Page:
Sanding and refinishing our oak hardwood floors

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Back last summer we decided to update our living room by sanding and refinishing the floor. 

When we first converted the space a few years ago from what was originally a large garage we laid solid oak hardwood flooring. It was still in really good condition so we knew we didn't want to replace it, but it was starting to show signs of age. The room is south facing and has full width windows so it gets a lot of sun and the colour of the floor had gradually changed over time and acquired a yellowish tinge due to sunlight exposure.

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Here are a couple of pictures of what it looked like before. As you can see it wasn't terrible but the polyurethane in the varnish had made it start to look quite yellow so we decided to give it an update, stripping it back to the bare wood and then refinishing it to achieve a paler, whitened oak effect.

Before hiring the sander we spent a day removing everything from the living room and taping up cupboards and doors to stop the dust getting inside. We also took off the skirting boards. Preparation always takes longer than you think!

Once we were left with an empty space the sanding could begin. As we were stripping back hardwood flooring rather than pine the hire shop recommended that we use a Bona Flexisand which has a rotating disc rather than a drum. When we tried it out we were initially impressed - it was much easier to manoeuvre than the drum sanding machines we've previously used. It also neatly captured almost all of the dust in a bag so there was hardly any mess, but unfortunately after half an hour or so of using the most heavy duty grade of sandpaper available it became obvious that it just wasn't going to do the job. The varnish was stubbornly refusing to come off so we reluctantly returned the machine to the hire shop and swapped it for a drum sander instead. This was a lot more effective (if noisier and messier too) and just 24 hours, and lots of hard work later, after finishing it off with an edging sander we had a pristine pale new new floor ready for refinishing.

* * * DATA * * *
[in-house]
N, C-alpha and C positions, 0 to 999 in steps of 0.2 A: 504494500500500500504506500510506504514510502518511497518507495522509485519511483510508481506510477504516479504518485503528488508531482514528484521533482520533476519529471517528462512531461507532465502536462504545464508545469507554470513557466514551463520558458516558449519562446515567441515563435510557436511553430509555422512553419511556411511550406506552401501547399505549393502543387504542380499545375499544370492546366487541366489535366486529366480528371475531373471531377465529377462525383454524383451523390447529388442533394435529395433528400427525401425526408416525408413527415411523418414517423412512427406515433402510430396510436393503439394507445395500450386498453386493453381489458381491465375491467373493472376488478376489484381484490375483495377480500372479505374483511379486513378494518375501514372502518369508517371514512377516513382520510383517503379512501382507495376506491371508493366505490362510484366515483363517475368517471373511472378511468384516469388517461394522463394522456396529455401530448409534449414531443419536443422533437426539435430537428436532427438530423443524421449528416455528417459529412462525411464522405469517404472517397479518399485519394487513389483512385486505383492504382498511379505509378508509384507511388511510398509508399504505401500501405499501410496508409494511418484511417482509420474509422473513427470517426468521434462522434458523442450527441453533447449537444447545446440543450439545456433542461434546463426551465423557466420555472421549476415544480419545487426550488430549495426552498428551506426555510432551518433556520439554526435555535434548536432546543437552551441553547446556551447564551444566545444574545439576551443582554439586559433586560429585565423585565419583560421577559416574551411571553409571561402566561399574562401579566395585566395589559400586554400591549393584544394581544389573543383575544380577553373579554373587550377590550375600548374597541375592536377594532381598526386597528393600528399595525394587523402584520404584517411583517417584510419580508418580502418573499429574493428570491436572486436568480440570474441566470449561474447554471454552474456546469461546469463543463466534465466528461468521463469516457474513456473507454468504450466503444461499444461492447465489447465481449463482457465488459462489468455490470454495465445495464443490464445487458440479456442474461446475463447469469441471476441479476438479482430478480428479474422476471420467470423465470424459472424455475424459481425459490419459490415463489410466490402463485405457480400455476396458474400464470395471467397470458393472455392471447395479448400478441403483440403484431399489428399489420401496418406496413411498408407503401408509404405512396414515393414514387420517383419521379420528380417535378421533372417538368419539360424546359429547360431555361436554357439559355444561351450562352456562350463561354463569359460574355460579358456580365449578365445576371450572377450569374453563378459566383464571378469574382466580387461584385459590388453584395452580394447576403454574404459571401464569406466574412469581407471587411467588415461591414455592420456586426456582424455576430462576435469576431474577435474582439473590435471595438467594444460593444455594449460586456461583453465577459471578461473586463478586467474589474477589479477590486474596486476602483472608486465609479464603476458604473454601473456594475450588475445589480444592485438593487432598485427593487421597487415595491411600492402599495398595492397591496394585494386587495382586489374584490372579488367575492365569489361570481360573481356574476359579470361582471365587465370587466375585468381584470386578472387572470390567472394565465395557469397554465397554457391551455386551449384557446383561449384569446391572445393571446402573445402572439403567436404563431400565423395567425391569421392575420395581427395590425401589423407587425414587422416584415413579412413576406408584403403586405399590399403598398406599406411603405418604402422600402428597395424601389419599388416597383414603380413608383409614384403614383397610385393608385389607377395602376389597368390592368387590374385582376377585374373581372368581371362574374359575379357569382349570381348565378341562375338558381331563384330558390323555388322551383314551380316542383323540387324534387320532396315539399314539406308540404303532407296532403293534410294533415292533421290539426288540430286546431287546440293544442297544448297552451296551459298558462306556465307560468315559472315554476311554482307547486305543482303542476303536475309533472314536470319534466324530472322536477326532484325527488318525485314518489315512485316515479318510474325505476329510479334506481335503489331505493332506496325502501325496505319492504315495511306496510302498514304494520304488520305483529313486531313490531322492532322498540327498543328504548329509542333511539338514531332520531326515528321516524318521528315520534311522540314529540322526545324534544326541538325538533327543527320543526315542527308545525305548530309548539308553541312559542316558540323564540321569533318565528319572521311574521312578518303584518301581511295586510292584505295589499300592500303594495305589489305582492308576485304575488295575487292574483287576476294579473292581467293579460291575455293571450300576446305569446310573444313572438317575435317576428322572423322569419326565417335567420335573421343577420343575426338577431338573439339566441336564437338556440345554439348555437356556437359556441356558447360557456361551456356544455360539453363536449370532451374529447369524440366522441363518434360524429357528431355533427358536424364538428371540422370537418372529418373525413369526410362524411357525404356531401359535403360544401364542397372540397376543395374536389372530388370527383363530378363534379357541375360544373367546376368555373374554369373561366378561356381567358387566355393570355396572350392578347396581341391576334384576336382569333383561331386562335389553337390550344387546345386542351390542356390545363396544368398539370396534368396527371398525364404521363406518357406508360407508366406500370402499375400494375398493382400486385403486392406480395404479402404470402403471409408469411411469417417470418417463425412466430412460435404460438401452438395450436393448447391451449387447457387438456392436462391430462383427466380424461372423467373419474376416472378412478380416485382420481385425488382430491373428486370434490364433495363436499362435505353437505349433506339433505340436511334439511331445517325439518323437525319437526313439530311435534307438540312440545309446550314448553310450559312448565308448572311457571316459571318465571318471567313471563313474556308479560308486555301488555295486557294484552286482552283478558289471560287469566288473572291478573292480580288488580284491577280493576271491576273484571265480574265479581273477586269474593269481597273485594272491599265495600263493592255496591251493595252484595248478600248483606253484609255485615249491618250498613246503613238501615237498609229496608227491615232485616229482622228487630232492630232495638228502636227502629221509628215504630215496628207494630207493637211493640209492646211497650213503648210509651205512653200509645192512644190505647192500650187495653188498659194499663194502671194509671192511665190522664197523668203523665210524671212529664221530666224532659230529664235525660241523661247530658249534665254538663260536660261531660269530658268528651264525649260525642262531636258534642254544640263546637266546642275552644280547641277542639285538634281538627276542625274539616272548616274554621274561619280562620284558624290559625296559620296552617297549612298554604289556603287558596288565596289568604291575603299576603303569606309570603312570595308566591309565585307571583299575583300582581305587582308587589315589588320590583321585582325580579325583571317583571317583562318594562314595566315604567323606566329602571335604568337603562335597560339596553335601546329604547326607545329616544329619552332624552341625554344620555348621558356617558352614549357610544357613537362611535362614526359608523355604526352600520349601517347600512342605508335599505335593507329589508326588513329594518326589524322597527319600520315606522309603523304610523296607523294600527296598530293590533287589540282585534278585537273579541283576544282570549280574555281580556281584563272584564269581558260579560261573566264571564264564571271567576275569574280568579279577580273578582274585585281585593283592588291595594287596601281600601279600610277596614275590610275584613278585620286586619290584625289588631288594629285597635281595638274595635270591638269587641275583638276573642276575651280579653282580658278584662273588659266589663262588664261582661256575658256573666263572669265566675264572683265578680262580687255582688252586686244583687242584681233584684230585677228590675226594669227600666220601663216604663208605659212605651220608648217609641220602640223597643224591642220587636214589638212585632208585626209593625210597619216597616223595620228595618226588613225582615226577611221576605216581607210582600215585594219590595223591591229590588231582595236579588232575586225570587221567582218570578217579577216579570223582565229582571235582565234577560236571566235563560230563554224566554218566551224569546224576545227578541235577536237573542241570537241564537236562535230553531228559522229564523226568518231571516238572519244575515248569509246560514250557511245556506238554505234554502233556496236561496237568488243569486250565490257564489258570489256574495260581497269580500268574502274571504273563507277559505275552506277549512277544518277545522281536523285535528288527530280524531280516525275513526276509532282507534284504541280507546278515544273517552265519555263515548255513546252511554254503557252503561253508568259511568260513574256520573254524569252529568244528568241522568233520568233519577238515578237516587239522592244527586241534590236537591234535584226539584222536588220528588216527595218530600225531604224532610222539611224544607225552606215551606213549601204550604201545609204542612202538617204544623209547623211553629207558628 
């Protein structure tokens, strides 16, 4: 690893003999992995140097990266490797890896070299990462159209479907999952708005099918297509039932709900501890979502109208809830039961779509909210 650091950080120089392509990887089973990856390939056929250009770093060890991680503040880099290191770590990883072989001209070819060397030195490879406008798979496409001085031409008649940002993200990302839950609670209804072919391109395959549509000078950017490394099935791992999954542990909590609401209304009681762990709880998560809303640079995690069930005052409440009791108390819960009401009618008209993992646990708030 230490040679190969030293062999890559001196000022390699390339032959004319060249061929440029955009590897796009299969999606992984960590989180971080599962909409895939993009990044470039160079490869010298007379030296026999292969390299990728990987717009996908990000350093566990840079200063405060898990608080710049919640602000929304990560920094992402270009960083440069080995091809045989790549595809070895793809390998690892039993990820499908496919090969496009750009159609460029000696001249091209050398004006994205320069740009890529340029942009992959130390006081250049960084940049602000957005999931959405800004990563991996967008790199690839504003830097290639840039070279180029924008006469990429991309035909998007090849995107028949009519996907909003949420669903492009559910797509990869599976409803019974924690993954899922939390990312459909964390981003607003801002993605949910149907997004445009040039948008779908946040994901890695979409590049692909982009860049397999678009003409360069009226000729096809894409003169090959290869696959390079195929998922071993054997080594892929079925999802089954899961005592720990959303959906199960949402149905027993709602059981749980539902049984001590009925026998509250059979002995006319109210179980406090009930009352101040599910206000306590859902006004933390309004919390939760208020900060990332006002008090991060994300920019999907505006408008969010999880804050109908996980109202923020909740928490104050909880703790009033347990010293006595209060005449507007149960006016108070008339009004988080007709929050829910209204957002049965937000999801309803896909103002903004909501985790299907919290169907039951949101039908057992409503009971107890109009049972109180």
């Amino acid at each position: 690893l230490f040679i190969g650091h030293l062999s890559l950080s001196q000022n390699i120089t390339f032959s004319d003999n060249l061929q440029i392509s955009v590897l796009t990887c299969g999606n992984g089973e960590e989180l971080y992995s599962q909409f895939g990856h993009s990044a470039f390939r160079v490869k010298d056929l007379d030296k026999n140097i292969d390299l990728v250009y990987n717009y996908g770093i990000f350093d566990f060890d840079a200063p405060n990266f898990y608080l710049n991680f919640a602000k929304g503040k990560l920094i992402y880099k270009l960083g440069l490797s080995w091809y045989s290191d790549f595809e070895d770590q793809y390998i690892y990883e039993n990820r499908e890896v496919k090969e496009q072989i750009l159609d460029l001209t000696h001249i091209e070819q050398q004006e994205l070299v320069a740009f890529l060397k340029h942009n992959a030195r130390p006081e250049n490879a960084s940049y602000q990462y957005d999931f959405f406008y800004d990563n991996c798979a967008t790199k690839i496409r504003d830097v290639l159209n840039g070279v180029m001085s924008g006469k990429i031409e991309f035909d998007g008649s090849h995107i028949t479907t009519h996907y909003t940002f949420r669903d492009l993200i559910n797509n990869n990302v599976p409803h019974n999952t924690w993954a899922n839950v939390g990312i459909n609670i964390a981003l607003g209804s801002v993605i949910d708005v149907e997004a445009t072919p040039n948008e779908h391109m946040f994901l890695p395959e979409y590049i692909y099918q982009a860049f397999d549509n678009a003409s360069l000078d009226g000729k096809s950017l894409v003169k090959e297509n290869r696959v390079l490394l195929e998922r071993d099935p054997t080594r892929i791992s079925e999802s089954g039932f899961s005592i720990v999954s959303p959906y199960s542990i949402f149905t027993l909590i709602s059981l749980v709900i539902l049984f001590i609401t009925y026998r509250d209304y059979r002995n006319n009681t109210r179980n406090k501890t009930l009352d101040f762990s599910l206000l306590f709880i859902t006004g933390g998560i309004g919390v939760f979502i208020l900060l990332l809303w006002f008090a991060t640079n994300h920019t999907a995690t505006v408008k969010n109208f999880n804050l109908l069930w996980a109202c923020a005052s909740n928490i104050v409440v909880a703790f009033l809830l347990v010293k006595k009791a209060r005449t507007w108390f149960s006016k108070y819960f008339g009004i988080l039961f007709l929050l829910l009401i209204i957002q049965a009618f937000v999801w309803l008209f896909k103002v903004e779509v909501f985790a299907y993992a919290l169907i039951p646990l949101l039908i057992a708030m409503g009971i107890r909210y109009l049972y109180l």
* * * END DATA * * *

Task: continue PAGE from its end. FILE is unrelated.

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I'd done some research into different finishes and reached out on Instagram to ask for advice and recommendations. My lovely followers were incredibly helpful and I received lots of useful suggestions from people who'd recently undertaken their own flooring projects.

Several people recommended soap and lye. This is often used for achieving a lovely pale Scandi Dinesen style effect on douglas fir flooring but can be used on hardwood too. I initially looked into using Auro Hardwood lye but this is best suited fairly low traffic areas though so while it would probably be fine for a bedroom or guest room I was worried that it wouldn't be hard wearing enough for the living room.

In the end we opted for Osmo Polyx Oil Tint in white (3040). This gives a pale whitewashed or liming effect and you can apply either one or two coats depending on how 'white' you want the finished effect to be. We applied two light coats to achieve the effect shown here.

I was really happy with the finish we achieved and would definitely consider using Osmo again on a flooring project in our new house. (This isn't a sponsored post by the way - I'm just sharing the product details because several people have asked me about it). The finish is water repellant and dirt resistant and you can apparently make spot repairs to specific areas or apply additional layers in the future without the need for further sanding.

The total cost of the project was around £400 for the products and the sander hire... plus a lot of labour. So it was an affordable way to give the room an update. We were really pleased with the results but I'm not sure it's a job I'd be in a hurry to tackle again myself. Sanding hardwood flooring is completely different from sanding pine floorboards. It's much more labour intensive. It was pretty tough to remove the varnish and it took two of us two days to finish the job (plus a couple more days for applying the oil tint and waiting for it to dry). It is doable but it's not a pleasant job and to be honest next time I would probably hire a professional to do it and save myself the trouble. But there's nothing like sitting back and admiring the fruits of  your labour afterwards.

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We'll be tackling more flooring projects throughout our new house. We'd like to use parquet in the living room but are thinking about using slate tiles for the hallway (which needs to be able to withstand muddy boot and paw prints) and are undecided about the kitchen and bedrooms as yet. You can follow our renovation journey here.

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All images by Design Hunter.